Whenever people discuss child custody, a particular phrase keeps emerging again and again—”the best interests of the child.” Although this phrase may sound very vague, its extensive use in child custody proceedings throughout Iowa has rendered its meaning reasonably clear if you understand the legal background behind it.
Courts certainly do treat parental rights as important, especially when mothers and fathers butt heads over the issue. Ultimately, however, the best interests of the child outweigh the rights of either parent or of both parents put together. The child is the focus rather than the parents. This is true not only in Iowa, but throughout the nation.
Child Custody Agreements and the “Best Interests of the Child”
Parents resolve many child custody arrangements through child custody agreements between the parents. Since a family court must approve any child custody agreement, it will presumably reflect the best interests of the child under Iowa law.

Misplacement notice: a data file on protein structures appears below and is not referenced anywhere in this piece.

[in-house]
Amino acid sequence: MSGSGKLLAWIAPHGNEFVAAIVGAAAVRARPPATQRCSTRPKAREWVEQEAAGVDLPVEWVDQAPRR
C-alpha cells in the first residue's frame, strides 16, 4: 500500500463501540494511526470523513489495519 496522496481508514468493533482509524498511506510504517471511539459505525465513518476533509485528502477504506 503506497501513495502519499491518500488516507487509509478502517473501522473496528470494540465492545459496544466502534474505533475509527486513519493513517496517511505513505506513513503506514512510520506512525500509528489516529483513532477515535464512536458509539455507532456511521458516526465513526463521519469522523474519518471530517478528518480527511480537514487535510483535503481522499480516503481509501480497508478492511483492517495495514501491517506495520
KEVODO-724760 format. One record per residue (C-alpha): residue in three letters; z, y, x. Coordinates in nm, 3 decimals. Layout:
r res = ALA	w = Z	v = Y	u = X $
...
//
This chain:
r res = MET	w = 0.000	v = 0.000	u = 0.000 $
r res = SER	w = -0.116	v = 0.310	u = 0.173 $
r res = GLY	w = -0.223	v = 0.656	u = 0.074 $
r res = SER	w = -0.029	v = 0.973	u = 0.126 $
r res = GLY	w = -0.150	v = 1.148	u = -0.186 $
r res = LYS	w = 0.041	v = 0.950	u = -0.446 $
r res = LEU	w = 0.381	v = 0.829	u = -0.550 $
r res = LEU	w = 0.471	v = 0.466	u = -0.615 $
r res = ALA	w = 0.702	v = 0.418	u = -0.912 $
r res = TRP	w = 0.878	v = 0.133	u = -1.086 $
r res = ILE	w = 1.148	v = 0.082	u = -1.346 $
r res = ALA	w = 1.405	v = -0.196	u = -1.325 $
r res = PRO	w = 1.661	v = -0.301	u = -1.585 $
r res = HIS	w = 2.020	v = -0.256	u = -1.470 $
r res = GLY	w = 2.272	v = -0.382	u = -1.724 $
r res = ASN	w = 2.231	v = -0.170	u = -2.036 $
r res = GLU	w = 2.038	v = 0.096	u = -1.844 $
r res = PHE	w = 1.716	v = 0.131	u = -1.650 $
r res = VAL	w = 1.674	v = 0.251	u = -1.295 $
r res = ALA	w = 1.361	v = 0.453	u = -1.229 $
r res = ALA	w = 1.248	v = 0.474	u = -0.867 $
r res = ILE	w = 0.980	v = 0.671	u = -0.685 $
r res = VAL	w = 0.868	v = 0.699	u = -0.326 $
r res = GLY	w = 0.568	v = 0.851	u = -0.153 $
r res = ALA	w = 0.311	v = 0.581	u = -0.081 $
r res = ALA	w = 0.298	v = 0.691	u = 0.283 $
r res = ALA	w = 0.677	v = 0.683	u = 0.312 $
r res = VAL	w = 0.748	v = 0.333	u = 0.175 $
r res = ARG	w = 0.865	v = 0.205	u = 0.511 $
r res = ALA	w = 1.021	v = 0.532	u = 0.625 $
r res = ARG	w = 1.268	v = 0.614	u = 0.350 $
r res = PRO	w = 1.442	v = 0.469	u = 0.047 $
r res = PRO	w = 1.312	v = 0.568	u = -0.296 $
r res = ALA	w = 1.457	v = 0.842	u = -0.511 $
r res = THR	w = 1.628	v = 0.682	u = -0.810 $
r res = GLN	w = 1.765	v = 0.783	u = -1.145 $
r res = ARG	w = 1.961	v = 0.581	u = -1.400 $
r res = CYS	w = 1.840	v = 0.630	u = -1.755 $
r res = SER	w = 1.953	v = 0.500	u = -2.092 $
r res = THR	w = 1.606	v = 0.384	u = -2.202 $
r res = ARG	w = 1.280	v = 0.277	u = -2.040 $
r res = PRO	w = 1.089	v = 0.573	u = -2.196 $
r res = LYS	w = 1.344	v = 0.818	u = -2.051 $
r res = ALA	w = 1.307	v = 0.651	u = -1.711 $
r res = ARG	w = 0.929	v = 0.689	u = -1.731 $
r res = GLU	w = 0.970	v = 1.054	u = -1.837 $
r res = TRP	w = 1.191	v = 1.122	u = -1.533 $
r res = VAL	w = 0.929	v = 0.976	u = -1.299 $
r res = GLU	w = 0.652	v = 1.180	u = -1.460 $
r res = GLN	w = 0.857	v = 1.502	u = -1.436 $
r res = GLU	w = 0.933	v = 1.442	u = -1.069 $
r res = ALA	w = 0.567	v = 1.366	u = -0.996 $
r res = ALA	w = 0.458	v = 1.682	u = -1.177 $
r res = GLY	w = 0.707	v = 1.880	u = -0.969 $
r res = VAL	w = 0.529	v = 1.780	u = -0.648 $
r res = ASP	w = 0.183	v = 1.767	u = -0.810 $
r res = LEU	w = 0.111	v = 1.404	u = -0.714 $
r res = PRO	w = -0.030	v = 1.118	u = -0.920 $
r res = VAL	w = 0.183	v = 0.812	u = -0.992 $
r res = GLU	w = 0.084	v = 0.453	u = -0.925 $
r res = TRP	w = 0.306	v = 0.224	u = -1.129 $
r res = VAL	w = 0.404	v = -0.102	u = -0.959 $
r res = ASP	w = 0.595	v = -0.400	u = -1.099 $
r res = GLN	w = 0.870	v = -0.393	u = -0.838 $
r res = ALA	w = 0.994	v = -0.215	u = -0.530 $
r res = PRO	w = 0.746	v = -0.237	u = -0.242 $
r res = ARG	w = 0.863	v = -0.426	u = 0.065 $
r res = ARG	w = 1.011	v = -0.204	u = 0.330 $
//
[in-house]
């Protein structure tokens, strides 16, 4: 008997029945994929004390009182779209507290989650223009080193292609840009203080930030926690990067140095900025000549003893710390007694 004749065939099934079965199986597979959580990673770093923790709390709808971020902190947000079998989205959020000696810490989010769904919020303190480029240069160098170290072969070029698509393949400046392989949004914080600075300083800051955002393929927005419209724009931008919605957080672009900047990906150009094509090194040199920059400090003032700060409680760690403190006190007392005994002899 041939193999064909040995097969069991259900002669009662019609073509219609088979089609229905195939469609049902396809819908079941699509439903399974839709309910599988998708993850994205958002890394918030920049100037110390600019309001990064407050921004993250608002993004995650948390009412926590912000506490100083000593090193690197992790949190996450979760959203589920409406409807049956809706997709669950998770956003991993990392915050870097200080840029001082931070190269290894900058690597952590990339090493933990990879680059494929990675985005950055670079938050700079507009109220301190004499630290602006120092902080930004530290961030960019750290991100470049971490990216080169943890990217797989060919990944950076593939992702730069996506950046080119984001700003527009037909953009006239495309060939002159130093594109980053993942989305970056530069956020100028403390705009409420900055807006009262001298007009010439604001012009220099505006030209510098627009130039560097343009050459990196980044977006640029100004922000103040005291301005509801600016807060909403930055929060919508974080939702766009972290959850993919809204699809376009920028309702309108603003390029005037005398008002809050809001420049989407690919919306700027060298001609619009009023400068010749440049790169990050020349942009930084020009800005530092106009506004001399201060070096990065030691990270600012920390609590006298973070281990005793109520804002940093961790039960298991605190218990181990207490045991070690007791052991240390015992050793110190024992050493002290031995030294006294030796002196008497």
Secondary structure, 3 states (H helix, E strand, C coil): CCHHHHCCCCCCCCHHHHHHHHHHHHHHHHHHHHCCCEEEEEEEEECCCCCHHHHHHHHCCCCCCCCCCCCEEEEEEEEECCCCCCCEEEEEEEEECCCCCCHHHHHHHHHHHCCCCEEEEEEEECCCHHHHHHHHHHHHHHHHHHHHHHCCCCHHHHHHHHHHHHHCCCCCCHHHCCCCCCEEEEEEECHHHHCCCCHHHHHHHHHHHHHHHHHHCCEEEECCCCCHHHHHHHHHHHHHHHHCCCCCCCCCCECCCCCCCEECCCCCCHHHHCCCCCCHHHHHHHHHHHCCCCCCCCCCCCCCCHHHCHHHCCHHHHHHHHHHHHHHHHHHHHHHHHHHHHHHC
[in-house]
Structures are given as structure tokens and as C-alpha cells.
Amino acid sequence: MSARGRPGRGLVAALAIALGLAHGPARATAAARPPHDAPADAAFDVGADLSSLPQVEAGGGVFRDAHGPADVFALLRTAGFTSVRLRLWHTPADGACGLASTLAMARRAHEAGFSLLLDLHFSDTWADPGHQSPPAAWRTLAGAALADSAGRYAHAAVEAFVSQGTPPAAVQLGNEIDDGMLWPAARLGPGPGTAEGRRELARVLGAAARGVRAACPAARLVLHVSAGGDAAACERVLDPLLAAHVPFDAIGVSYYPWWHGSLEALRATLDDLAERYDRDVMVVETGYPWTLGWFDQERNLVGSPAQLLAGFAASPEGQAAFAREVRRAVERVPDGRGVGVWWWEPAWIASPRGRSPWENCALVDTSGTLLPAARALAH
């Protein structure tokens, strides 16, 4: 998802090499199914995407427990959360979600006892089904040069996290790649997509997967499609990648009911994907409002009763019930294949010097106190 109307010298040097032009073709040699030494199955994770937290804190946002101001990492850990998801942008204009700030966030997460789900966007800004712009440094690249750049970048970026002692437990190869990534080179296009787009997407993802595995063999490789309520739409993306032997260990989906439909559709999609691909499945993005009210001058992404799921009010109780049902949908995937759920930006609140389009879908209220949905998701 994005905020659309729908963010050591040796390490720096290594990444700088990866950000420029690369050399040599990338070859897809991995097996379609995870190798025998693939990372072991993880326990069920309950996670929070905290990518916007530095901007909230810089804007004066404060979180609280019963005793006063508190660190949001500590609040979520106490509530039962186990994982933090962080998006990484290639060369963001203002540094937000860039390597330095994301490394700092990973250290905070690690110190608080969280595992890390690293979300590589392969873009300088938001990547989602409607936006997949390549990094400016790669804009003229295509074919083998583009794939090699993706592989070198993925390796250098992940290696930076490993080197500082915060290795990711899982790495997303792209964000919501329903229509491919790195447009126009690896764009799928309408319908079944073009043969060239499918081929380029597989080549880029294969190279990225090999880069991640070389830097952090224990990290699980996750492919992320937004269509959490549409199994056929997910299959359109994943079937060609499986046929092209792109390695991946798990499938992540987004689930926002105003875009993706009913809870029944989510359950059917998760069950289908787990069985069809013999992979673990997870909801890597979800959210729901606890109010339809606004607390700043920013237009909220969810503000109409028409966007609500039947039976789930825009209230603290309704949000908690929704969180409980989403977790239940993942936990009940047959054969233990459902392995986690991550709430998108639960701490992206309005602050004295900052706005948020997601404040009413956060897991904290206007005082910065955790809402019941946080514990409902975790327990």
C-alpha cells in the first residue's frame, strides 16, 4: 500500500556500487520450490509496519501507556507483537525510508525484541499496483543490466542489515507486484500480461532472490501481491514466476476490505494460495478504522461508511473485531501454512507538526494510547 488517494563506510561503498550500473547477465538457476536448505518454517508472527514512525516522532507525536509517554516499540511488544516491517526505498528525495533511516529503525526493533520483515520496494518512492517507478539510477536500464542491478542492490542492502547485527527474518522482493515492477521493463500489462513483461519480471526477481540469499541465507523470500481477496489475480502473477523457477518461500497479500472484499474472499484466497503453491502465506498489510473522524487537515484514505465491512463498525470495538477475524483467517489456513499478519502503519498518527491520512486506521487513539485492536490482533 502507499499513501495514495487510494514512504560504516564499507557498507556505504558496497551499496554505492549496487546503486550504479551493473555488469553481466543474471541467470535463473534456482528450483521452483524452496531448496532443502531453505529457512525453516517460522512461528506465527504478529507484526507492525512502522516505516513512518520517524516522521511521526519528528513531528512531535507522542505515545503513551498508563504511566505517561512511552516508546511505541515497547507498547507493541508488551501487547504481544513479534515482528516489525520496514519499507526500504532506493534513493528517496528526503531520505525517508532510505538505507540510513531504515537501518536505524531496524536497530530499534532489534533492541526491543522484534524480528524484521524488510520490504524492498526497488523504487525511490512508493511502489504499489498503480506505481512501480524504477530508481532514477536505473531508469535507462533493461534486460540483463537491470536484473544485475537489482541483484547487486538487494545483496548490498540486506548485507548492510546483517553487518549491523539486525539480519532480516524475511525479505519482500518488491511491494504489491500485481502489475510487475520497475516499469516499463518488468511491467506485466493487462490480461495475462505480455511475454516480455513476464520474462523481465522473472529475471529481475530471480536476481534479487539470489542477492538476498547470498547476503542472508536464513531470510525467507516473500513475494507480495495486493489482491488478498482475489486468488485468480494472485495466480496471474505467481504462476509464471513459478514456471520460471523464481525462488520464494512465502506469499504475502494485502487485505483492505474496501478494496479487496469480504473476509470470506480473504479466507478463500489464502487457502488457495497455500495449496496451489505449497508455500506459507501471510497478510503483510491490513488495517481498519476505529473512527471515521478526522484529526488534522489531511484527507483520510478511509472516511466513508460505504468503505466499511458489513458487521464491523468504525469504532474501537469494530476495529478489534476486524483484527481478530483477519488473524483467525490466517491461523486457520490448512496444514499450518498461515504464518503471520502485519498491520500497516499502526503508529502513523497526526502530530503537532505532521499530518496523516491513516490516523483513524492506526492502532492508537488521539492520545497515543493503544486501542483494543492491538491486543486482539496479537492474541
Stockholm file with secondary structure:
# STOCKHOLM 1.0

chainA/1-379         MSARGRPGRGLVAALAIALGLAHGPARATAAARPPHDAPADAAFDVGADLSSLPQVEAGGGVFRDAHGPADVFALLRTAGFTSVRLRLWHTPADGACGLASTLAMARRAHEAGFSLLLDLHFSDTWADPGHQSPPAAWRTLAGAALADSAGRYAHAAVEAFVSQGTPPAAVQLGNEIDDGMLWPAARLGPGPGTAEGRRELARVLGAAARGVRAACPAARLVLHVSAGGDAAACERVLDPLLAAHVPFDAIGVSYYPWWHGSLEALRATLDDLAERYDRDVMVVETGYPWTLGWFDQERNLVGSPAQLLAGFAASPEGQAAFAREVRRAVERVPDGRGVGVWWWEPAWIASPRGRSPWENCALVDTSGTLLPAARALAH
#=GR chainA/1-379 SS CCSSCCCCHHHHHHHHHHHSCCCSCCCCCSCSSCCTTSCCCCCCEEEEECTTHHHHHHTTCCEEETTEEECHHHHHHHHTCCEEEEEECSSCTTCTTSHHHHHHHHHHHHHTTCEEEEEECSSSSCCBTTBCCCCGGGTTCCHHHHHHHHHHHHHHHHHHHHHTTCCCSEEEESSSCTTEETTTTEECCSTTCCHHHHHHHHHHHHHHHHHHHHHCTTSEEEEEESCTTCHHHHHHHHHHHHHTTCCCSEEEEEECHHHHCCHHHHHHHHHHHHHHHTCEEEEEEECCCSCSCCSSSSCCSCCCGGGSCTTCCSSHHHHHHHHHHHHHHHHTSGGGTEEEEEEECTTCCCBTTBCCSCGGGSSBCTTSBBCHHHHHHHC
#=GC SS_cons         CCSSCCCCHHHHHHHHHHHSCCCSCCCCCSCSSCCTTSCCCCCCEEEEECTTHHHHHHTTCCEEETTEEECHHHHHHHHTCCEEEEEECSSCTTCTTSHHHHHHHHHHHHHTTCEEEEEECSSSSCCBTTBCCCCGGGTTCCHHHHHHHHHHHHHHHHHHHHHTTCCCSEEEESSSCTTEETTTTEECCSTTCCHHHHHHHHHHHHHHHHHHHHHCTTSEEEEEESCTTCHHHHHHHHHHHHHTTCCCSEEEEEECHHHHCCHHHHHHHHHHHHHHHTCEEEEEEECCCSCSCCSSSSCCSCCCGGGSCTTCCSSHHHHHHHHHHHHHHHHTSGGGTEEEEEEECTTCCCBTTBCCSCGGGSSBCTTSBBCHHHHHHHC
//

If the parents cannot reach an agreement, however, an Iowa court will issue its own ruling. Iowa law requires such a ruling to treat the best interests of the child as the paramount consideration. Family courts tend to favor joint legal custody arrangements. In any case, child custody arrangements cannot derogate against the best interests of the child. However, courts are likely to approve a custody arrangement where both parents are in agreement. The exception is child support, which is required to be addressed in every custody and custody modification case.
What Do Judges Look for in Child Custody Cases?
What do judges look for in child custody cases? Yes, the best interests of the child are paramount. But what, exactly, does that mean? How does it break down? Following are some real-life factors that just about any judge will consider when determining the best interests of the child.
- Whether a lack of frequent contact with both parents would harm the child. Courts presume that a child needs strong relationships with both parents unless proven otherwise.